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Thunnus obesus  (Lowe, 1839)

Bigeye tuna
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Thunnus obesus   AquaMaps   Data sources: GBIF OBIS
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Image of Thunnus obesus (Bigeye tuna)
Thunnus obesus
Picture by Chow, S.

Classification / Names Common names | Synonyms | Catalog of Fishes (gen., sp.) | ITIS | CoL | WoRMS | Cloffa

Actinopterygii (ray-finned fishes) > Perciformes (Perch-likes) > Scombridae (Mackerels, tunas, bonitos) > Scombrinae
Etymology: Thunnus: Greek, thynnos = tunna (Ref. 45335).

Environment / Climate / Range Ecology

Marine; pelagic-oceanic; oceanodromous (Ref. 51243); depth range 0 - 250 m (Ref. 168), usually 0 - 50 m (Ref. 89423).   Subtropical; 13°C - 29°C (Ref. 168); 45°N - 43°S, 180°W - 180°E

Length at first maturity / Size / Weight / Age

Maturity: Lm ?, range 100 - 125 cm
Max length : 250 cm TL male/unsexed; (Ref. 27000); common length : 180 cm FL male/unsexed; (Ref. 168); max. published weight: 210.0 kg (Ref. 9987); max. reported age: 11 years (Ref. 30326)

Short description Morphology | Morphometrics

Dorsal spines (total): 13 - 14; Dorsal soft rays (total): 14-15; Anal spines: 0; Anal soft rays: 14; Vertebrae: 39. A large species, deepest near the middle of the first dorsal fin base. Lower sides and belly whitish; a lateral iridescent blue band runs along the sides in live specimens. The first dorsal fin is deep yellow, the second dorsal and anal fins are light yellow, the finlets are bright yellow edged with black.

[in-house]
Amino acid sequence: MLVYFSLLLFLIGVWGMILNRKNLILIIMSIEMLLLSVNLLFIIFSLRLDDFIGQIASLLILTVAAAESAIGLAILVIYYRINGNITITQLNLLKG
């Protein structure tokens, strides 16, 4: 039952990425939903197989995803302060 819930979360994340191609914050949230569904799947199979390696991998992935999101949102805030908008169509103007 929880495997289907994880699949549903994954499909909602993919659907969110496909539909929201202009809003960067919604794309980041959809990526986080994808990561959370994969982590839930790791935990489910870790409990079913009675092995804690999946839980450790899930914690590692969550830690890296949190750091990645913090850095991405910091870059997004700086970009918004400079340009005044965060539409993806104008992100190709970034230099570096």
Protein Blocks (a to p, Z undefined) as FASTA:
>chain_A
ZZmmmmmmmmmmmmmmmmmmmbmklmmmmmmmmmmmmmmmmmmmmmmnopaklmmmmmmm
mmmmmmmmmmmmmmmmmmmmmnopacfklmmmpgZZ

Distribution Countries | FAO areas | Ecosystems | Occurrences | Point map | Introductions | Faunafri

Atlantic, Indian and Pacific: in tropical and subtropical waters. Absent in the Mediterranean. Highly migratory species, Annex I of the 1982 Convention on the Law of the Sea (Ref. 26139).

Biology     Glossary (e.g. epibenthic)

Occur in areas where water temperatures range from 13°-29°C, but the optimum is between 17° and 22°C. Variation in occurrence is closely related to seasonal and climatic changes in surface temperature and thermocline. Juveniles and small adults school at the surface in mono-species groups or mixed with other tunas, may be associated with floating objects. Adults stay in deeper waters (Ref. 5377). Eggs and larvae are pelagic (Ref. 6390). Feed on a wide variety of fishes, cephalopods and crustaceans during the day and at night (Ref. 9340). Meat is highly prized and processed into sashimi in Japan. Marketed mainly canned or frozen (Ref. 9684), but also sold fresh (Ref. 9340).

Main reference Upload your references | References | Coordinator : Collette, Bruce B. | Collaborators

Collette, B.B. and C.E. Nauen, 1983. FAO Species Catalogue. Vol. 2. Scombrids of the world. An annotated and illustrated catalogue of tunas, mackerels, bonitos and related species known to date. Rome: FAO. FAO Fish. Synop. 125(2):137 p.

IUCN Red List Status (Ref. 90363)

  Vulnerable (VU) (A2bd)

CITES (Ref. 94142)

Not Evaluated

Threat to humans

  Harmless




Human uses

Fisheries: highly commercial; gamefish: yes
FAO(fisheries: production, species profile; publication : search) | FIRMS (Stock assessments) | FisheriesWiki | Sea Around Us

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Estimates of some properties based on empirical models

Phylogenetic diversity index (Ref. 82805):  PD50 = 0.5039   [Uniqueness, from 0.5 = low to 2.0 = high].
Bayesian length-weight: a=0.01349 (0.00788 - 0.02308), b=3.15 (3.00 - 3.30), based on LWR estimates for species & Genus-BS (Ref. 93245).
Trophic Level (Ref. 69278):  4.5   ±0.8 se; Based on diet studies.
Resilience (Ref. 69278):  Low, minimum population doubling time 4.5 - 14 years (K=0.11-0.23; tm=3; tmax=11; Fec=2 million).
Vulnerability (Ref. 59153):  High to very high vulnerability (72 of 100) .
Price category (Ref. 80766):   Very high.